428 of improvement was attributable to the relatively mild degree of exacerbation, even in quite severe COPD; patients had moderate hypoxaemia without hypercarbia. The small number of patients followed to 6 months limits the long-term assessment of exacerbations and hospitalization rate. The population which returned for follow up may not be representative of the initial study population. In addition, the small number of patients may have resulted in a type 2 error and may thus underestimate the benefits of physiotherapy. COPD is characterized by recurrent exacerbations that lead to progressive worsening of symptoms and have a variable, but considerable impact on a patient’s QoL,13,14 as well as an important social and economic burden. Rehabilitation is mostly performed during the stable phase of COPD and is mainly targeted at muscle retraining and clearance of secretions; in particular, bronchial drainage is aimed at reducing bronchial obstruction, improving ventilation of pulmonary zones affected by microatelectasis and preventing infections. Meta-analyses, reviews and studies have been undertaken on airway clearance techniques,5–10,15 but the lack of standardization and vague definitions make comparisons very complicated and sometimes misleading, thus failing to demonstrate their benefit. The American Thoracic Society guidelines for the treatment of COPD in 1995 recommended the use of respiratory physiotherapy in hypersecretive patients.14 However, the subsequent guidelines (GOLD 2001) did not confirm such recommendations.8 Thus, due to a lack of studies supporting the use of respiratory physiotherapy in COPD, its use depends on the preference of each centre. Concerns have been raised about inappropriate indications for physiotherapy, resulting in an increase of health-related costs without providing any advantages, such as reduction of the length of hospitalization and mortality.15 In conclusion, chest physiotherapy using the ELTGOL technique appears to have a limited role in patients with exacerbation of moderate to severe COPD.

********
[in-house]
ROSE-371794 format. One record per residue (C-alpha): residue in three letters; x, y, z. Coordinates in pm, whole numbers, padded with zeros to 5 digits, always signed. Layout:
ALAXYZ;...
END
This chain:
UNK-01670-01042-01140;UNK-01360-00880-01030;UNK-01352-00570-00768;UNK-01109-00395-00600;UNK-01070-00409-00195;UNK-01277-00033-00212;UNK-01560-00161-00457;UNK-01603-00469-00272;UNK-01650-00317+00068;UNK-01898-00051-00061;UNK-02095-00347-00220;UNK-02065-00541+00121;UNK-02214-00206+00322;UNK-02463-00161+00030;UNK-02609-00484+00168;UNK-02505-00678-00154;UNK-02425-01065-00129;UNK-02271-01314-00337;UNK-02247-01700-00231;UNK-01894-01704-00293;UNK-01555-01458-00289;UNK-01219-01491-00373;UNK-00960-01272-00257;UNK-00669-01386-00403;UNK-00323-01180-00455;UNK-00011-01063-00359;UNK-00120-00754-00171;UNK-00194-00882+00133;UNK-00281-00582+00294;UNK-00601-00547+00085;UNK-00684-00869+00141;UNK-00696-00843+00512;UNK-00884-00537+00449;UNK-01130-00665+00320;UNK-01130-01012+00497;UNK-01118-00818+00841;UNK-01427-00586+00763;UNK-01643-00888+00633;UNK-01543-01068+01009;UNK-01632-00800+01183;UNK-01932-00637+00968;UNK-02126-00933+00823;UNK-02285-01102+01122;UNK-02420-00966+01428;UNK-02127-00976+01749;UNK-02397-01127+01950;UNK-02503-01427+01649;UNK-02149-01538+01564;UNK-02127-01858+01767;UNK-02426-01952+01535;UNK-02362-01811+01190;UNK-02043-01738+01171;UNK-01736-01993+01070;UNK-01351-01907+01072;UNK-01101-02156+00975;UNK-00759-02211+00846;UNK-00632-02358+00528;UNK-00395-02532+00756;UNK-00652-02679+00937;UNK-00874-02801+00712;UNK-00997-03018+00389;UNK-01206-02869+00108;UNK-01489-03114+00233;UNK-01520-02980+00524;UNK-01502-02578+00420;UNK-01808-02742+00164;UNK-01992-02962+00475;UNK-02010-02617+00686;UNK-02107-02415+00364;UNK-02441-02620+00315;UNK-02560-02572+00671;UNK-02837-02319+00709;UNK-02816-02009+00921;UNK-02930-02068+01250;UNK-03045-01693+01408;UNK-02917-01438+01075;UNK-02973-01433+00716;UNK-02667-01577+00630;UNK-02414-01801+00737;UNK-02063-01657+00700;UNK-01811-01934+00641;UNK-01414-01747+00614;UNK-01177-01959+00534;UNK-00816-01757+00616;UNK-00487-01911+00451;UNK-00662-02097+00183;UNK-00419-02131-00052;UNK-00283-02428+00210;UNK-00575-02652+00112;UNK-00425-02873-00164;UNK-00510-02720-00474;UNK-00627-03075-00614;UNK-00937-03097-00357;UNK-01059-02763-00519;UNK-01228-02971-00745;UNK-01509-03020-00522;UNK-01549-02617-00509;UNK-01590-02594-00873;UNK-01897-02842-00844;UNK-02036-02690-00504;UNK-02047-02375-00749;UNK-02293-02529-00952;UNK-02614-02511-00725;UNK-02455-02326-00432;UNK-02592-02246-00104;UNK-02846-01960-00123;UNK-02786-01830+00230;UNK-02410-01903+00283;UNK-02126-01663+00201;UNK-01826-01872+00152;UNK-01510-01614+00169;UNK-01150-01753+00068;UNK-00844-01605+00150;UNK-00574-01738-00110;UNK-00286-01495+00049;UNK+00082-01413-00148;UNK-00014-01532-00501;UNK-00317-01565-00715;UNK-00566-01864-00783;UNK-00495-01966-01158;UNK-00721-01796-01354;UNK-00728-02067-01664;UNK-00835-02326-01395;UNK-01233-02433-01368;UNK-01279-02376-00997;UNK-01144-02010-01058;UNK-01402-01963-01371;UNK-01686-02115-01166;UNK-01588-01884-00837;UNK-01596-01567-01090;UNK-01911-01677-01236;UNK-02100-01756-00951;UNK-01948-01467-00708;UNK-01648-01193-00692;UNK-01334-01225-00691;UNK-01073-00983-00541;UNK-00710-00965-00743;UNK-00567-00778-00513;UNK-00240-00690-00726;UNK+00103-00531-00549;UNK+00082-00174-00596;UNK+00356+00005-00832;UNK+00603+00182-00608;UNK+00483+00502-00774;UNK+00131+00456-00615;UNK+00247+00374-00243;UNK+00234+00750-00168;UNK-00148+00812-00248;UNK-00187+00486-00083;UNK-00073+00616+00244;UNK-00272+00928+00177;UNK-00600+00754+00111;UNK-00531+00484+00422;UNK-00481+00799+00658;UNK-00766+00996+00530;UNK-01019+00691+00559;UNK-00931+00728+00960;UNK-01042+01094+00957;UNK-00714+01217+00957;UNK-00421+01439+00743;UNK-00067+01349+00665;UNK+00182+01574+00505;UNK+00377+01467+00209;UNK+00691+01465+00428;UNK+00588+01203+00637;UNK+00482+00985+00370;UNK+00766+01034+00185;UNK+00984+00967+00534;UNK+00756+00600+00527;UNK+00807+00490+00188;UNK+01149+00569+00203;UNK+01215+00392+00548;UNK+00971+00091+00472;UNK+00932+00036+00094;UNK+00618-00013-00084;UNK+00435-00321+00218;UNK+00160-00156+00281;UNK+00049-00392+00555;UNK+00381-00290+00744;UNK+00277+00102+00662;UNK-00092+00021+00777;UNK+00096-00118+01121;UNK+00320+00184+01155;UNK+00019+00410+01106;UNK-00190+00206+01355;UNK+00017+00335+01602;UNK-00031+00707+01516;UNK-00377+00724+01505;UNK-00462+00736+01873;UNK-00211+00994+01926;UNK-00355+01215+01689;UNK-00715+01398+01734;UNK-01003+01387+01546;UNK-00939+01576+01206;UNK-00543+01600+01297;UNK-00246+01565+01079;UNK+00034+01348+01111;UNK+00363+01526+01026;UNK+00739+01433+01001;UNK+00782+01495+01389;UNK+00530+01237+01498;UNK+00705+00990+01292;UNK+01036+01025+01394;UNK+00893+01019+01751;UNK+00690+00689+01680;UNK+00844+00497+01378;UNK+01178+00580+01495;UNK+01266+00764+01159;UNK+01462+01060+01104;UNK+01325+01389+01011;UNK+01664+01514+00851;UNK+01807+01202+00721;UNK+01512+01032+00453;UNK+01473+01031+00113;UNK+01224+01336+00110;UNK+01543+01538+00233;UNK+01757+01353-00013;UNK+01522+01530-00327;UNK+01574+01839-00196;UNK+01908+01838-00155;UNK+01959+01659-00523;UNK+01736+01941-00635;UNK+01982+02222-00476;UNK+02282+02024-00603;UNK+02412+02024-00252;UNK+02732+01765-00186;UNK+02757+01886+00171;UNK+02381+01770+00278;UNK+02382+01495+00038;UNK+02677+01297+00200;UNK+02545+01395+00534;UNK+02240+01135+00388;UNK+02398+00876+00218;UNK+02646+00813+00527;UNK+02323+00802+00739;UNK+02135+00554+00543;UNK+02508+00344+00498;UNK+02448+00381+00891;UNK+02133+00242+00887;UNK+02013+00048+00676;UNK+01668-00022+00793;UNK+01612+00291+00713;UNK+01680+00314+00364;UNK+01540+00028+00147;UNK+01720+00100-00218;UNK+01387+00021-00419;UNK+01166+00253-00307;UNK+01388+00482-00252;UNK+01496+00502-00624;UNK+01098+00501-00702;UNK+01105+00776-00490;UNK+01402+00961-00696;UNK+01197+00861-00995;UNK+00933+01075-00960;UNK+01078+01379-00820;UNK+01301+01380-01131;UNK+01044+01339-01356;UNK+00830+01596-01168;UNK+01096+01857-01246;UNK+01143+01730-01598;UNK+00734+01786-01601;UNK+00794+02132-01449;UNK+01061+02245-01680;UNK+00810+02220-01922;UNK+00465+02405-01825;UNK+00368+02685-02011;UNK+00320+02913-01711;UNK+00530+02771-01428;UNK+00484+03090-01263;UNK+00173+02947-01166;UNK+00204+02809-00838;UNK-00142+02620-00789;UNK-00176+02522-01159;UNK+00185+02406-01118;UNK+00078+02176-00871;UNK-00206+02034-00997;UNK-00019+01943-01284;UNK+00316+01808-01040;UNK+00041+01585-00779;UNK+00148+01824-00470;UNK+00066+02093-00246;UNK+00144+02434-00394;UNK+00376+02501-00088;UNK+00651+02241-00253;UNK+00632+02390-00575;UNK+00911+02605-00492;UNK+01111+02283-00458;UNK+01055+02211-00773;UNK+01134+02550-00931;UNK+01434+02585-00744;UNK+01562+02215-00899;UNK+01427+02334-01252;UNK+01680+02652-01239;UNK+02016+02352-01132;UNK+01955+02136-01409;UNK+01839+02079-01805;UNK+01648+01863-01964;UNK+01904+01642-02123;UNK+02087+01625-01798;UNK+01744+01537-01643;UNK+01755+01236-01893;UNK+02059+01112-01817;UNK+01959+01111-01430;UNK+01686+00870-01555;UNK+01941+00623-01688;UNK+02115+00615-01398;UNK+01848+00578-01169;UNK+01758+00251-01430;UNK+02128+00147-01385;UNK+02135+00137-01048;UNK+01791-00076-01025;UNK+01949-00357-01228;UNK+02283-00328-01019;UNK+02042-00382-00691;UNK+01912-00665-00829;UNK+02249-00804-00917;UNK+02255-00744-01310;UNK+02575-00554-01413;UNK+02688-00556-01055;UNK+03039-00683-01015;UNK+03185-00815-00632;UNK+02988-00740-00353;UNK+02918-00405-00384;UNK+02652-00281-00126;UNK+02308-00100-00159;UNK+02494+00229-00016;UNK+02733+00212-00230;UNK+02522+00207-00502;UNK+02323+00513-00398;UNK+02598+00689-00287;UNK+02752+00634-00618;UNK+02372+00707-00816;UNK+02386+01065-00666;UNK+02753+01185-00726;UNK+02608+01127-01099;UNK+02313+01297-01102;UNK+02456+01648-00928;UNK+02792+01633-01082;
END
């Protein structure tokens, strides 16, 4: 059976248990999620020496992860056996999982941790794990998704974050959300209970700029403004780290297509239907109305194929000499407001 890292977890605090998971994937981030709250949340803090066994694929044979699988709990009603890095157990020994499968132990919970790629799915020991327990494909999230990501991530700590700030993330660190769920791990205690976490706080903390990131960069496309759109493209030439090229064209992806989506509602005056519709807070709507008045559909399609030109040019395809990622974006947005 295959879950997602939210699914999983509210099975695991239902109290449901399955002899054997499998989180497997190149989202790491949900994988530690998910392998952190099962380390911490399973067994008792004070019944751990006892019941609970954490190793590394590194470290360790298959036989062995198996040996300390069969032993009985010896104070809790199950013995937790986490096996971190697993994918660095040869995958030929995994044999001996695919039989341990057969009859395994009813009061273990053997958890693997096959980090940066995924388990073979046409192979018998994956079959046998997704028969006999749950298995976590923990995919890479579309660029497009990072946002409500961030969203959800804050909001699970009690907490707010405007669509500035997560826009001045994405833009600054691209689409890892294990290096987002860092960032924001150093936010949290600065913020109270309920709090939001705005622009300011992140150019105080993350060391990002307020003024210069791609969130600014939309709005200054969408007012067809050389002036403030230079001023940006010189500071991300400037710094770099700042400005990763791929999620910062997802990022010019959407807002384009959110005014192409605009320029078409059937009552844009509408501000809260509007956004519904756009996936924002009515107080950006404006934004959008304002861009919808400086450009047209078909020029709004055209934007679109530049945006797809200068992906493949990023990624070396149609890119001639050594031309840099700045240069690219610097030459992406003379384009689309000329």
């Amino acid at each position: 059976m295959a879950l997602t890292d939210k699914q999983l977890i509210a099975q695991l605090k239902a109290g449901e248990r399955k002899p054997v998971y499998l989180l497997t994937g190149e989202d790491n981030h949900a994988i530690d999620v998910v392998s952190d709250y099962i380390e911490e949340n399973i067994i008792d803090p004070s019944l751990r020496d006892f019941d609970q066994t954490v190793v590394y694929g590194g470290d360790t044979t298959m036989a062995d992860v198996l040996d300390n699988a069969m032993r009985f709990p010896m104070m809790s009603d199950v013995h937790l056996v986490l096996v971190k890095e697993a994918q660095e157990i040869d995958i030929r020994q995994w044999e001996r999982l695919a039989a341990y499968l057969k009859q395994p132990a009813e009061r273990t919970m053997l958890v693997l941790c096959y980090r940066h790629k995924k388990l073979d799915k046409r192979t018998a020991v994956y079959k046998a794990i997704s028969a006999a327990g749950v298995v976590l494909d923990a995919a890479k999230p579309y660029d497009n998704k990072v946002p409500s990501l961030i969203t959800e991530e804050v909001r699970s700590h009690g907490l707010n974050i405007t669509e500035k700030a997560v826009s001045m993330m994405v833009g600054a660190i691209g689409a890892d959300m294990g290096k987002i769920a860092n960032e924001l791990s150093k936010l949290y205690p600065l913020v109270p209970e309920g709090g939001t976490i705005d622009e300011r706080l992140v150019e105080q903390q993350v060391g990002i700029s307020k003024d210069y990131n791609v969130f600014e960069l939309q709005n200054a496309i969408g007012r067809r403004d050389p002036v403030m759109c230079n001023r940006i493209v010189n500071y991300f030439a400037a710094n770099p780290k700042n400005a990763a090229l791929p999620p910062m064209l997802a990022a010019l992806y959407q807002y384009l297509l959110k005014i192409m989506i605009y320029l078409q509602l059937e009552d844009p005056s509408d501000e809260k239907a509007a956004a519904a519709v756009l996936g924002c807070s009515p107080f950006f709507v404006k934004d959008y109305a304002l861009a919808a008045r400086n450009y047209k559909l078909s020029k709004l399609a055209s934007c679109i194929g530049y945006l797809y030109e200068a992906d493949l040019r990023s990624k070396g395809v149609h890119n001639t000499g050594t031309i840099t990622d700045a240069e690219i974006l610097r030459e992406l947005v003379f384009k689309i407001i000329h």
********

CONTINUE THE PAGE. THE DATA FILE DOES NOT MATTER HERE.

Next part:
Respirology (2009) 14, 424–428